“I and the bishops of the United States felt affirmed in the work that is underway. Enhanced by what I experienced here, we will prepare to advance proposals, in communion with the Holy See, in each of these areas so that my brother bishops can consider them at our June General Assembly. There is an urgency in the voice of the survivors to which we must always respond. I am also aware that our next steps can be a solid foundation from which to serve also seminarians, religious women, and all those who might live under the threat of sexual abuse or the abuse of power.

“In our faith, we experience the agony of Good Friday. It can cause a sense of isolation and abandonment, but the Resurrection is God’s healing promise. In binding the wounds now before us, we will encounter the Risen Lord. In Him alone is all hope and healing.

“May I also add a sincere word of thanks to the many who prayed for me and for all that this meeting be a success.”

February 21, 2019

WASHINGTON — The annual special Collection for the Church in Central and Eastern Europe will be taken up in most dioceses on Ash Wednesday, March 6, 2019. The funds collected are used to support seminaries, youth ministry, social service programs, pastoral centers, church construction and renovation, and Catholic communications projects in 28 counties in Central and Eastern Europe.

“As we embark on our Lenten journey it is a fitting time to remember our sisters and brothers in Central and Eastern Europe, who are working to restore the Church and build the future after decades of oppression,” said Bishop Jeffrey Monforton, Bishop of Steubenville and Chairman of the Subcommittee on Aid to the Church in Central and Eastern Europe. “I thank the American faithful for their support. As a Paschal people, we help bring God’s consolation and the hope of rebirth when we extend our generosity to those in need.”

In 2017, the Subcommittee on Aid to the Church in Central and Eastern Europe awarded over $9 million through more than 300 grants. Among projects recently supported is the construction of a Catholic youth center in a remote part of Georgia, helping to form a new generation of disciples.

The Subcommittee on Aid to the Church in Central and Eastern Europe (CCEE) oversees the collection and an annual grant program as part of the USCCB Committee on National Collections. More information about the collection, including detailed information about who it supports and how the funds are distributed, can be found at www.usccb.org/ccee.

February 18, 2019

WASHINGTON — Pope Francis has named Bishop Boris Gudziak as archbishop of the Ukrainian Catholic Archeparchy of Philadelphia. Bishop Gudziak, 58, currently serves as bishop of the Ukrainian Eparchy of Saint Vladimir-le Grand de Paris in France.

The appointment was publicized in Washington on February 18, by Archbishop Christophe Pierre, Apostolic Nuncio to the United States.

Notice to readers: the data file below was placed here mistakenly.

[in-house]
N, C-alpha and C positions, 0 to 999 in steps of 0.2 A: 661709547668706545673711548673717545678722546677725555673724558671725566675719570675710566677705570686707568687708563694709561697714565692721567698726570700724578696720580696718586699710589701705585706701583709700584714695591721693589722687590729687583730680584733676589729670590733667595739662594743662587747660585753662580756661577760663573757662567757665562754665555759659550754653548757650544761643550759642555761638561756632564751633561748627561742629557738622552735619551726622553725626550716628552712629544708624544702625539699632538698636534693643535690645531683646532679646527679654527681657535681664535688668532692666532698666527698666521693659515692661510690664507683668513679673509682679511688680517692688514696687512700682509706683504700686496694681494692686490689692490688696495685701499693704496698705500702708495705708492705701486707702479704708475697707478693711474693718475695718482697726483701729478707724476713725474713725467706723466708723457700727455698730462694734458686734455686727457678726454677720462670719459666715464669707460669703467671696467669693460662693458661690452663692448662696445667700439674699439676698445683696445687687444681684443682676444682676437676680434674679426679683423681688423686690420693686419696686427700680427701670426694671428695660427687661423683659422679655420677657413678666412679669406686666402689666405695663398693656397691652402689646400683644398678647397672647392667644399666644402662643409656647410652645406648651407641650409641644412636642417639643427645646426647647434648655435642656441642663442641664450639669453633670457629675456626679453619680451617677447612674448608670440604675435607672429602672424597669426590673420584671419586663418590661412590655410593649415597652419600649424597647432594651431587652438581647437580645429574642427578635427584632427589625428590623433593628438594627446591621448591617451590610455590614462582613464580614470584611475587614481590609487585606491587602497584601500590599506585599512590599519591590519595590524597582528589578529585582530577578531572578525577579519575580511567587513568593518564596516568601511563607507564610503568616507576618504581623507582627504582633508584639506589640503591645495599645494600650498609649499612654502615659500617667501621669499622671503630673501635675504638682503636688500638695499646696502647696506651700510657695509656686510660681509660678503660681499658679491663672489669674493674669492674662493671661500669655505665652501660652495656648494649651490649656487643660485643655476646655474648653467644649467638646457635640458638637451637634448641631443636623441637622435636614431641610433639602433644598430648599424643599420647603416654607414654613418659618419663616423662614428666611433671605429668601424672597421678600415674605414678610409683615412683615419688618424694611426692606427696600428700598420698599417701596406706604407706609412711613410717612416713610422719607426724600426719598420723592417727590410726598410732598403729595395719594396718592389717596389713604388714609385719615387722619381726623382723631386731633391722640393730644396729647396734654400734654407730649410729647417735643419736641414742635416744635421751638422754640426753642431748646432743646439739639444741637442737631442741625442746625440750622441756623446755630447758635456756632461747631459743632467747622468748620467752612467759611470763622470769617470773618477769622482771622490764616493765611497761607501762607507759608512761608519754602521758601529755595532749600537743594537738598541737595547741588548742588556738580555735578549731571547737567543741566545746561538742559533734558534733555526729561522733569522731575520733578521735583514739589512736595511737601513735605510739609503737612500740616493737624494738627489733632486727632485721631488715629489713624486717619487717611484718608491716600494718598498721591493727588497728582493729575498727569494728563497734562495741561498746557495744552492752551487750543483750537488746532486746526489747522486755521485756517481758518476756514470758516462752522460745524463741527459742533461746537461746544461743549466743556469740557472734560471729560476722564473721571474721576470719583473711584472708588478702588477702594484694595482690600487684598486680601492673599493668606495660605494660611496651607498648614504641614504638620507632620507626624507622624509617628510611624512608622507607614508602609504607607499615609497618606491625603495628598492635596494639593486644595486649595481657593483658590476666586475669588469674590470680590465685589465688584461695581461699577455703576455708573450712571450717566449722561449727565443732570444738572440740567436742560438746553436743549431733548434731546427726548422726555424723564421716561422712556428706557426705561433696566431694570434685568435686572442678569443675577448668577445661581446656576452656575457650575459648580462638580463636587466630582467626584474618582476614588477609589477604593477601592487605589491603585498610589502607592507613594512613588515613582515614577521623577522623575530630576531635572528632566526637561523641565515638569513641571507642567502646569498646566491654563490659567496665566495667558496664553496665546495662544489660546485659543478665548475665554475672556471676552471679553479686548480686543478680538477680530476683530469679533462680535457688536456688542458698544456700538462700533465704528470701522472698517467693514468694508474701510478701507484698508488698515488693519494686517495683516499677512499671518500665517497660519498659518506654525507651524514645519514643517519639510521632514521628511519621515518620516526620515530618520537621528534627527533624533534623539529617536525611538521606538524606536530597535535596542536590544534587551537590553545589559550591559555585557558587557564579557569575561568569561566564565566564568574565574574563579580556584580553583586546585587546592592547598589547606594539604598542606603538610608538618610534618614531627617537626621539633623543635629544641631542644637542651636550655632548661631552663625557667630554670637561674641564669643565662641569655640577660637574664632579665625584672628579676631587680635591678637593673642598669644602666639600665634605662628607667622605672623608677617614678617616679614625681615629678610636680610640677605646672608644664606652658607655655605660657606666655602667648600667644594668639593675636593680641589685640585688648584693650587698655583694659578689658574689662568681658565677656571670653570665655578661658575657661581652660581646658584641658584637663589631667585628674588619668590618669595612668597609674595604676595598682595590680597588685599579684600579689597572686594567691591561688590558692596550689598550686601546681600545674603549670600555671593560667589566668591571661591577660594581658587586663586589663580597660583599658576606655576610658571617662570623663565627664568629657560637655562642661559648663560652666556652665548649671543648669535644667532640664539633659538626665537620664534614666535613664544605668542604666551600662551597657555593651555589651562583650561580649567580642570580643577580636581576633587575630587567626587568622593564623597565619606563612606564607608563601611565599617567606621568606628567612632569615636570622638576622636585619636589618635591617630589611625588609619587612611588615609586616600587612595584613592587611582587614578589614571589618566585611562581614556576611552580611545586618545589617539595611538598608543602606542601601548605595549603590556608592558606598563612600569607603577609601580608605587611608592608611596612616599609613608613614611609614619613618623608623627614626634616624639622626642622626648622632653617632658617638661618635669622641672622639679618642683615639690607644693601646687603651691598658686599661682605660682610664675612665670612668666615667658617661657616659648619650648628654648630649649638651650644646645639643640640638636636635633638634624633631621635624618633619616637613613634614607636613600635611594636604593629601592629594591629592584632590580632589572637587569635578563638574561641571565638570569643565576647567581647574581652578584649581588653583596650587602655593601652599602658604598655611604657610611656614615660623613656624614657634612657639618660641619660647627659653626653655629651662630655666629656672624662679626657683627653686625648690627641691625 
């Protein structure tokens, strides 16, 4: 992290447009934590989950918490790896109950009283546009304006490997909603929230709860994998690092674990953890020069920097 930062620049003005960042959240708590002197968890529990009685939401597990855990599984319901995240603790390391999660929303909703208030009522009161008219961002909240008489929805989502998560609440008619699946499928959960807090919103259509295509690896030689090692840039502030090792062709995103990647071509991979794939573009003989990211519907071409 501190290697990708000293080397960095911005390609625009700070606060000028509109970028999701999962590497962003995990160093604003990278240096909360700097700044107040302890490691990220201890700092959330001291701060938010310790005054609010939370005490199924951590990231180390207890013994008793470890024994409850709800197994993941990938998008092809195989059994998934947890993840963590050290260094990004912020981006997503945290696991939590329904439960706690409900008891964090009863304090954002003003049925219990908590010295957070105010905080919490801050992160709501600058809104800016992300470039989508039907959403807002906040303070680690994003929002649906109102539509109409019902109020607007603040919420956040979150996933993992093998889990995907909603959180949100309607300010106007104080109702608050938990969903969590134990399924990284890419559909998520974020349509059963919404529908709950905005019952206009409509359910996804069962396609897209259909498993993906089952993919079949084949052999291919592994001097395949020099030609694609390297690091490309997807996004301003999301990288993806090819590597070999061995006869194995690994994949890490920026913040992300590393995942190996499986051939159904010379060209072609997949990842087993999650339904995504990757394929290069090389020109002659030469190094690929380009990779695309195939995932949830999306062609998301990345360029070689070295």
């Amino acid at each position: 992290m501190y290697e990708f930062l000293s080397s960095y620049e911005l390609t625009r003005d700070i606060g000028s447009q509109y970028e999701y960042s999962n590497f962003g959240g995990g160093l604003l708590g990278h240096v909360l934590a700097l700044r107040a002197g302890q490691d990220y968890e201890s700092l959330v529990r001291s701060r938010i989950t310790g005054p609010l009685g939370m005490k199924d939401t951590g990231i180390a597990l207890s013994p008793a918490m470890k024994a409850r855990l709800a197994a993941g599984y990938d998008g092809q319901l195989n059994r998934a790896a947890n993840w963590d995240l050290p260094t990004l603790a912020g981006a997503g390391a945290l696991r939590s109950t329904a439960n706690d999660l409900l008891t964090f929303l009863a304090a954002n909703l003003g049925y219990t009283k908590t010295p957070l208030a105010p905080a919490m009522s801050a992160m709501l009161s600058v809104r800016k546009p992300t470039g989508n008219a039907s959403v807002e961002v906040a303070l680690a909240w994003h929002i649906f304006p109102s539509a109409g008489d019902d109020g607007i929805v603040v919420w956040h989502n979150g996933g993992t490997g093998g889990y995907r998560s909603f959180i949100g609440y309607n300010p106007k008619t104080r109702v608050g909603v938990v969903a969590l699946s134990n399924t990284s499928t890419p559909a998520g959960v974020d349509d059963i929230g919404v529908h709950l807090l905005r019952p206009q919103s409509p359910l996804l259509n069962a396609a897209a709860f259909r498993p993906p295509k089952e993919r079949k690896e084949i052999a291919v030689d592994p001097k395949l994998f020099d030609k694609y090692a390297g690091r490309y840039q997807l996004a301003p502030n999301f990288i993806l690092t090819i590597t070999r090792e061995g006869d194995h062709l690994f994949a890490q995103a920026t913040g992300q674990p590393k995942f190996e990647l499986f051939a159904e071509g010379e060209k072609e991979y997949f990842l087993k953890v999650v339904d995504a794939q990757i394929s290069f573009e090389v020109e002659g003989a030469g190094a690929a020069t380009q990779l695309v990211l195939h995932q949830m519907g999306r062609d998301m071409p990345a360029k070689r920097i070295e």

Bishop Gudziakwas born November 24, 1960 in Syracuse, New York. He was ordained on November 26, 1998 by Bishop Sofron Mudry O.S.B.M. He was ordained a bishop in France on August 26, 2012.

Bishop Gudziak holds a dual bachelor’s degree in philosophy and biology (1980) from Syracuse University, a degree in theology (1983) from the Pontifical Urban University in Rome, and a Ph.D., in Slavic and Byzantine Cultural History (1992) from Harvard University.

Post-ordination assignments include: vice rector of the Lviv Theological Academy, rector of the Lviv Theological Academy, and rector and president of the Ukrainian Catholic University.

The Ukrainian Catholic Archeparchy of Philadelphia includes the District of Columbia, Virginia, Maryland, Delaware, New Jersey and parts of eastern Pennsylvania. It has a total Catholic population of 67,250. The Archeparchy has been sede vacante since April 2018.

February 16, 2019

WASHINGTON — Cardinal Daniel N. DiNardo, Archbishop of Galveston-Houston and President of the United States Conference of Catholic Bishops, has issued the following statement upon the decision of the Holy See announced today regarding Theodore McCarrick.

Cardinal DiNardo’s Full Statement Follows:

“The Holy See’s announcement regarding Theodore McCarrick is a clear signal that abuse will not be tolerated. No bishop, no matter how influential, is above the law of the Church.  For all those McCarrick abused, I pray this judgement will be one small step, among many, toward healing. For us bishops, it strengthens our resolve to hold ourselves accountable to the Gospel of Jesus Christ. I am grateful to Pope Francis for the determined way he has led the Church’s response.

If you have suffered sexual abuse at the hands of someone within the Catholic Church, I urge you to contact local law enforcement and your local diocese or eparchy.  Victims Assistance Coordinators are available to help.  We are committed to healing and reconciliation.”

February 15, 2019